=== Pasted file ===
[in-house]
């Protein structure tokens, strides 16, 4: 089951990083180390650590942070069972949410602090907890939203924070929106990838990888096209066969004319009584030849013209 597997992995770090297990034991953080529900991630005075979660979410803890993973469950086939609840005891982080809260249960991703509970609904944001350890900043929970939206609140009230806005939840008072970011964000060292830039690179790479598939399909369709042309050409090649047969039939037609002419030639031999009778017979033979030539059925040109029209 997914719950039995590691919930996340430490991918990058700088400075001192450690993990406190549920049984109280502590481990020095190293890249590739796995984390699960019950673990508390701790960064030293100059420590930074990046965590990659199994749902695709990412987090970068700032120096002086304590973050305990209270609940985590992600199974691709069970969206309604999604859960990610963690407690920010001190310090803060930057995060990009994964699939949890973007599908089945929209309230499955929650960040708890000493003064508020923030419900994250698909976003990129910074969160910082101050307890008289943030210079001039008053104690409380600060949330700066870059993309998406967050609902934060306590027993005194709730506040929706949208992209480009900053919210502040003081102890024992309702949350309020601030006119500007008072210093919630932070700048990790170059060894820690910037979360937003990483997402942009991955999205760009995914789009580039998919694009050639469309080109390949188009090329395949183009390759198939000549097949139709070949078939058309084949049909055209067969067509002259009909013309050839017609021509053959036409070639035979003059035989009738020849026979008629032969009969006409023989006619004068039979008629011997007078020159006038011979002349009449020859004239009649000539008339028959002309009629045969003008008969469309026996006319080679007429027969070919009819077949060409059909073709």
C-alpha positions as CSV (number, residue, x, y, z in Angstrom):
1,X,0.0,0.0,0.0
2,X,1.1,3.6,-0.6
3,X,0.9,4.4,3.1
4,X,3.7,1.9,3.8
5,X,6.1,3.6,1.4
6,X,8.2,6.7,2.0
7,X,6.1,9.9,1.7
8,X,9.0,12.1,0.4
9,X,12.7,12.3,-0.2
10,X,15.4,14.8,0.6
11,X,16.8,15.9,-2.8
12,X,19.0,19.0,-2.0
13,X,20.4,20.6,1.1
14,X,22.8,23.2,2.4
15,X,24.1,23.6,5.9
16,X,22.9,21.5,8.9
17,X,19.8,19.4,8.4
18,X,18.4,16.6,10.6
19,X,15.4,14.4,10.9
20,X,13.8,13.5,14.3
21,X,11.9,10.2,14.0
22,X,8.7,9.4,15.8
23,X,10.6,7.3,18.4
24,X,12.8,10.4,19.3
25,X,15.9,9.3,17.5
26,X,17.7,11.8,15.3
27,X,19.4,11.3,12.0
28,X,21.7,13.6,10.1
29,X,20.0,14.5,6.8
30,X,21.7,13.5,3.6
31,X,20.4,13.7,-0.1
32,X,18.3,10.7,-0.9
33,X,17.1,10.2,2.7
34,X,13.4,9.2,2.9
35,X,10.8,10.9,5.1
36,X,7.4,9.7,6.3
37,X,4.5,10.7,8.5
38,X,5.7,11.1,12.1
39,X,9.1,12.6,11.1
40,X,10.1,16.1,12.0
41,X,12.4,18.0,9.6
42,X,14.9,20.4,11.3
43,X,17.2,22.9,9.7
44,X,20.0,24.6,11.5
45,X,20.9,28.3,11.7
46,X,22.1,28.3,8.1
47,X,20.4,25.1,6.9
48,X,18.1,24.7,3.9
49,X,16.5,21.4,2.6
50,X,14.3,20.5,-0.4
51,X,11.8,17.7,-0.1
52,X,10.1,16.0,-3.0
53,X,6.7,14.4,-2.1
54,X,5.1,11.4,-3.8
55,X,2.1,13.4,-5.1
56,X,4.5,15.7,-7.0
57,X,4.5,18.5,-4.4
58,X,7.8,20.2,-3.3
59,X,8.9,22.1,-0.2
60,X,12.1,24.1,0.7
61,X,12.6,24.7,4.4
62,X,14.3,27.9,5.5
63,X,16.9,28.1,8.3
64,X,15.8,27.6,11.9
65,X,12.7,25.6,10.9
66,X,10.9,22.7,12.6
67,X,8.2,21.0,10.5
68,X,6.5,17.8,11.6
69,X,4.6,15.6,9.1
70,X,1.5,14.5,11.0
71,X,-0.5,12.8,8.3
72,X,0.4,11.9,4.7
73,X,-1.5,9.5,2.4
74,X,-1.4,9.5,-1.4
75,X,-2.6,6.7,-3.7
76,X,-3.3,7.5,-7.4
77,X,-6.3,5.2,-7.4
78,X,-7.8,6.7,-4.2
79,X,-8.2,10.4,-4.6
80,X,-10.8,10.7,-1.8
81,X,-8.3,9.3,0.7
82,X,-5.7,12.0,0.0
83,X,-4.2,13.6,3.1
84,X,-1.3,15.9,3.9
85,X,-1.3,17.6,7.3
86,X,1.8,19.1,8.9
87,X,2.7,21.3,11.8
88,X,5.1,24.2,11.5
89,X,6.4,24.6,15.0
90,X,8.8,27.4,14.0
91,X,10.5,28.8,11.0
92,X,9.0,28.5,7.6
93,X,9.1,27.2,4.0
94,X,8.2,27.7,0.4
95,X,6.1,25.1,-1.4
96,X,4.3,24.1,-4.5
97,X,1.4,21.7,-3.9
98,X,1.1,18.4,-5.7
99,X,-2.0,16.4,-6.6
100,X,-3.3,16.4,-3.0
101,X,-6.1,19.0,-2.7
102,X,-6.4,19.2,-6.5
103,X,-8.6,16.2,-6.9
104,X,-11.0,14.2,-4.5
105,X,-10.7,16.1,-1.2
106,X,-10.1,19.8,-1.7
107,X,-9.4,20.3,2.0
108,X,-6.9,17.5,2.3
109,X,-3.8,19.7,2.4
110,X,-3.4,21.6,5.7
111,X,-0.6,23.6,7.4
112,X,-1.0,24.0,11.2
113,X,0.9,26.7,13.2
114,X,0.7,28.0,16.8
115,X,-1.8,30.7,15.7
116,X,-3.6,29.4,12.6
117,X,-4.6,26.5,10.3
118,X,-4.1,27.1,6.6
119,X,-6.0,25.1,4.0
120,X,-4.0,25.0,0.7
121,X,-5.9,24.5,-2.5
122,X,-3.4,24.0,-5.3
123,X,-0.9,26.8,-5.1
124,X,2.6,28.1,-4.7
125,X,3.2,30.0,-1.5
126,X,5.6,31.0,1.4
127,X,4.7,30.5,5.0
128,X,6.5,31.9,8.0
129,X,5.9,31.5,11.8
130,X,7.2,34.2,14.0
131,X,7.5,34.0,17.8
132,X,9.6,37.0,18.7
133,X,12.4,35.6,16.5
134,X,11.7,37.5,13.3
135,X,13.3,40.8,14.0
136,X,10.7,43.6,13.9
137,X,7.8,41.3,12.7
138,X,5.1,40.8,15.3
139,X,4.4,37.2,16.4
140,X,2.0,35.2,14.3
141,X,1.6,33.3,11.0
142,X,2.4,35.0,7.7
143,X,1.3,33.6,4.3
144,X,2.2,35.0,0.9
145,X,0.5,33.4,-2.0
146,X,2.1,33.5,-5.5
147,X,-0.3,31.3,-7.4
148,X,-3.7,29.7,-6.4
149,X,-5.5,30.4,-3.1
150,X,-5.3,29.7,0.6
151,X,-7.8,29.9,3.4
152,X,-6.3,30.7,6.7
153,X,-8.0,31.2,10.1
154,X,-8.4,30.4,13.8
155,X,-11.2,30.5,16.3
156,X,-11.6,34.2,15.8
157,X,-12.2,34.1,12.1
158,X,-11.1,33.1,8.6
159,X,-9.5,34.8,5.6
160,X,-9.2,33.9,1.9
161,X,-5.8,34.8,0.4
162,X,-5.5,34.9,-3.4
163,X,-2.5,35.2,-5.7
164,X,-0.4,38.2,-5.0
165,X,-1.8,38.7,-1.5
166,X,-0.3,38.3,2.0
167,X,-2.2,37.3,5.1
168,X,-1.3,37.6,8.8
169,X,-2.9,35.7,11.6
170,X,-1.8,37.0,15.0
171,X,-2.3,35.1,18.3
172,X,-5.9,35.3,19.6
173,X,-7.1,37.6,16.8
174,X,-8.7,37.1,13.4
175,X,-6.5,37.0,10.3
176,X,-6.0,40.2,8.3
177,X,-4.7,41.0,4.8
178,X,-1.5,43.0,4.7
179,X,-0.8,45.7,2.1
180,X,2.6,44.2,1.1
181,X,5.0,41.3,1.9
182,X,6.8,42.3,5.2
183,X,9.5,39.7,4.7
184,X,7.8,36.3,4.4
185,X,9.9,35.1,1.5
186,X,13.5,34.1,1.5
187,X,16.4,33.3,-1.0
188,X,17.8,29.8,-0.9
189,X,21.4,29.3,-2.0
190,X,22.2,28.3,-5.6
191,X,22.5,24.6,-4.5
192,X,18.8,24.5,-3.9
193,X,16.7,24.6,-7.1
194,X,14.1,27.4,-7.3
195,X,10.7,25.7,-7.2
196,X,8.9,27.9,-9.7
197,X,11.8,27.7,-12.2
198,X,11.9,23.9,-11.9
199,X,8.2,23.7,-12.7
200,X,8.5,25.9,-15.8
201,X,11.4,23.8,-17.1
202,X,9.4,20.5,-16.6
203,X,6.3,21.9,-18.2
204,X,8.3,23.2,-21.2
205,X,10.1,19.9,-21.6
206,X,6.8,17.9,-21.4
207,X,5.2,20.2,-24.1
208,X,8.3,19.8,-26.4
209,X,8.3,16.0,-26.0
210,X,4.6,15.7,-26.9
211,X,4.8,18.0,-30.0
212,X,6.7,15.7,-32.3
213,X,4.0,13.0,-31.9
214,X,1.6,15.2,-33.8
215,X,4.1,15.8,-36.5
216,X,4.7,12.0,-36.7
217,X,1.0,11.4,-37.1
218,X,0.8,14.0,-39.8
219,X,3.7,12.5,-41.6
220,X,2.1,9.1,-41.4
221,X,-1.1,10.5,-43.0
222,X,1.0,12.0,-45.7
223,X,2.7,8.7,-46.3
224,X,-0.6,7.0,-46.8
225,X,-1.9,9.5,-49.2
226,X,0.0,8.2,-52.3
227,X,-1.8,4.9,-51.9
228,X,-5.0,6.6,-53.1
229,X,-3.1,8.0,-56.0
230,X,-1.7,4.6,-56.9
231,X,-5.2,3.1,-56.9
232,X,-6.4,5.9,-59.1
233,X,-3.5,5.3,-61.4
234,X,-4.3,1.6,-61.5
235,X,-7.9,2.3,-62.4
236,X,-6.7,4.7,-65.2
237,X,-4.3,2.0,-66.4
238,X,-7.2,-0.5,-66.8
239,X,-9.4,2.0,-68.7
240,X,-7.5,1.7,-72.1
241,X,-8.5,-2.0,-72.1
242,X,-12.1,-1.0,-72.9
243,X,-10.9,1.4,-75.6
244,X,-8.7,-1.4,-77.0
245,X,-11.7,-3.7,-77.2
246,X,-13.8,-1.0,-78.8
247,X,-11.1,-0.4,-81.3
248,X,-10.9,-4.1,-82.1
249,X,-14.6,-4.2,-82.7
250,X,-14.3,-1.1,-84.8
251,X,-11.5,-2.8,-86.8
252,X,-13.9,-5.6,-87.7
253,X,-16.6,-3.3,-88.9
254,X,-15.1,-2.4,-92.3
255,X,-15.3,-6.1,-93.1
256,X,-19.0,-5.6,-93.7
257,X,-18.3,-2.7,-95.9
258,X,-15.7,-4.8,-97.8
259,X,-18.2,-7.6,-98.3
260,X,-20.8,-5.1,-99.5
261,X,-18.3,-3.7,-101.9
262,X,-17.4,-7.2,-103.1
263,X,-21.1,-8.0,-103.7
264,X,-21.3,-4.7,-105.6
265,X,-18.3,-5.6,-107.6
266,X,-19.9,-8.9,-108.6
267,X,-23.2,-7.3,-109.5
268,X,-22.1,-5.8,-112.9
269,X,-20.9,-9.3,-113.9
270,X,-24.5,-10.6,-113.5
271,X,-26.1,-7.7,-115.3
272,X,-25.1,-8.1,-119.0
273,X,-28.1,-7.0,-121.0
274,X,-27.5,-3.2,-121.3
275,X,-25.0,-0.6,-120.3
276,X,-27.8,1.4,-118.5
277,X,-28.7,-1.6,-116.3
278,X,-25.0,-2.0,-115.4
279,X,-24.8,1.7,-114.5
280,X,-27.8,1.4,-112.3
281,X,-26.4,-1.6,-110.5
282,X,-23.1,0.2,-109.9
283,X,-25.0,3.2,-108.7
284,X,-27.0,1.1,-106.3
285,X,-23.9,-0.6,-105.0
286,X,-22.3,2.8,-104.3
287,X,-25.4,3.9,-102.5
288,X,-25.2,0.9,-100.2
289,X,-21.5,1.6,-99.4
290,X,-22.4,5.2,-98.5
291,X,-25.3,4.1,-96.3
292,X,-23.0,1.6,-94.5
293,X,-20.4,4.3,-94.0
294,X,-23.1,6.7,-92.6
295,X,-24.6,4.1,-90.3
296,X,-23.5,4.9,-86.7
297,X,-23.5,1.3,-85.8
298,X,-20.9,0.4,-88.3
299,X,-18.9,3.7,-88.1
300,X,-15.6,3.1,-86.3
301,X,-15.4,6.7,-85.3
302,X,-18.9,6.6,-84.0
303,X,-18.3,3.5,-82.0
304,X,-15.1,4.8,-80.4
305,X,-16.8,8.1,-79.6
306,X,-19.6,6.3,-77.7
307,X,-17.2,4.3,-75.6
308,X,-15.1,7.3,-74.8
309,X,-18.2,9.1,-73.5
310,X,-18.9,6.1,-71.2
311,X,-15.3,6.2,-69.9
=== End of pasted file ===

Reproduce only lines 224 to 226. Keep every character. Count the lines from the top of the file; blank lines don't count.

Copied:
221,X,-1.1,10.5,-43.0
222,X,1.0,12.0,-45.7
223,X,2.7,8.7,-46.3